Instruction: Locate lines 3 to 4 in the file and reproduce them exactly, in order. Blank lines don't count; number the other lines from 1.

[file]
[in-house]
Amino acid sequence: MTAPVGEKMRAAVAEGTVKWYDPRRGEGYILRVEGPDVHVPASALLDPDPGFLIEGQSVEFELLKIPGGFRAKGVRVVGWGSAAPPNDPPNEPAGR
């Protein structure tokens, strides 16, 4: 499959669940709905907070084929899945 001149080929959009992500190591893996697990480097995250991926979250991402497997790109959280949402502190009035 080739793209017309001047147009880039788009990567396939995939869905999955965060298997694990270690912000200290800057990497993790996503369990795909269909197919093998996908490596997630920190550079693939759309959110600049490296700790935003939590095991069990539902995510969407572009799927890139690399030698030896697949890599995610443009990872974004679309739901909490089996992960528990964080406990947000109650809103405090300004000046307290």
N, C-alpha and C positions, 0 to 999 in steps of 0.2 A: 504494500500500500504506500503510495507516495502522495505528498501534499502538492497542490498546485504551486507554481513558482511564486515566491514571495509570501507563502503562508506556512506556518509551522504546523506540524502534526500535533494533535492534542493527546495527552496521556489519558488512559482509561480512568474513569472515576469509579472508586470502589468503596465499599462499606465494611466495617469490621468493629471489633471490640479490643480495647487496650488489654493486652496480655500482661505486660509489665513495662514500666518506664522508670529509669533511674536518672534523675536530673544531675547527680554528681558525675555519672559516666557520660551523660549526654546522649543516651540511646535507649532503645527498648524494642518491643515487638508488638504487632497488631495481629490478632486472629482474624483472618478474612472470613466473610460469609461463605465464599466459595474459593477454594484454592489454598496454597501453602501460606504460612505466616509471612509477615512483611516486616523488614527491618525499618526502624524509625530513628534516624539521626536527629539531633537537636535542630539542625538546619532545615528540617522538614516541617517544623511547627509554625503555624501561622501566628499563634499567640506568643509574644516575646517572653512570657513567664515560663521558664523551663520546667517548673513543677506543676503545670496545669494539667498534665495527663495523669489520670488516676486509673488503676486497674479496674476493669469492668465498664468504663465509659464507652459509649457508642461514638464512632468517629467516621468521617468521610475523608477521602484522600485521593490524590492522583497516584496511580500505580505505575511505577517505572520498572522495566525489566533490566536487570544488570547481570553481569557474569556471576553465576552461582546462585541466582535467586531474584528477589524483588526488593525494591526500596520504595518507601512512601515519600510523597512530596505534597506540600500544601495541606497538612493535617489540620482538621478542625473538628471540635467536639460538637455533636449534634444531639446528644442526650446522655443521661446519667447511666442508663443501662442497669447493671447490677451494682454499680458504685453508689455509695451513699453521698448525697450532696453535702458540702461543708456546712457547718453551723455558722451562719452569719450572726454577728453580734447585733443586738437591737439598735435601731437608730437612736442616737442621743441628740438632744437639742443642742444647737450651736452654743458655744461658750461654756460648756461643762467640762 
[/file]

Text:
């Protein structure tokens, strides 16, 4: 499959669940709905907070084929899945 001149080929959009992500190591893996697990480097995250991926979250991402497997790109959280949402502190009035 080739793209017309001047147009880039788009990567396939995939869905999955965060298997694990270690912000200290800057990497993790996503369990795909269909197919093998996908490596997630920190550079693939759309959110600049490296700790935003939590095991069990539902995510969407572009799927890139690399030698030896697949890599995610443009990872974004679309739901909490089996992960528990964080406990947000109650809103405090300004000046307290």
N, C-alpha and C positions, 0 to 999 in steps of 0.2 A: 504494500500500500504506500503510495507516495502522495505528498501534499502538492497542490498546485504551486507554481513558482511564486515566491514571495509570501507563502503562508506556512506556518509551522504546523506540524502534526500535533494533535492534542493527546495527552496521556489519558488512559482509561480512568474513569472515576469509579472508586470502589468503596465499599462499606465494611466495617469490621468493629471489633471490640479490643480495647487496650488489654493486652496480655500482661505486660509489665513495662514500666518506664522508670529509669533511674536518672534523675536530673544531675547527680554528681558525675555519672559516666557520660551523660549526654546522649543516651540511646535507649532503645527498648524494642518491643515487638508488638504487632497488631495481629490478632486472629482474624483472618478474612472470613466473610460469609461463605465464599466459595474459593477454594484454592489454598496454597501453602501460606504460612505466616509471612509477615512483611516486616523488614527491618525499618526502624524509625530513628534516624539521626536527629539531633537537636535542630539542625538546619532545615528540617522538614516541617517544623511547627509554625503555624501561622501566628499563634499567640506568643509574644516575646517572653512570657513567664515560663521558664523551663520546667517548673513543677506543676503545670496545669494539667498534665495527663495523669489520670488516676486509673488503676486497674479496674476493669469492668465498664468504663465509659464507652459509649457508642461514638464512632468517629467516621468521617468521610475523608477521602484522600485521593490524590492522583497516584496511580500505580505505575511505577517505572520498572522495566525489566533490566536487570544488570547481570553481569557474569556471576553465576552461582546462585541466582535467586531474584528477589524483588526488593525494591526500596520504595518507601512512601515519600510523597512530596505534597506540600500544601495541606497538612493535617489540620482538621478542625473538628471540635467536639460538637455533636449534634444531639446528644442526650446522655443521661446519667447511666442508663443501662442497669447493671447490677451494682454499680458504685453508689455509695451513699453521698448525697450532696453535702458540702461543708456546712457547718453551723455558722451562719452569719450572726454577728453580734447585733443586738437591737439598735435601731437608730437612736442616737442621743441628740438632744437639742443642742444647737450651736452654743458655744461658750461654756460648756461643762467640762 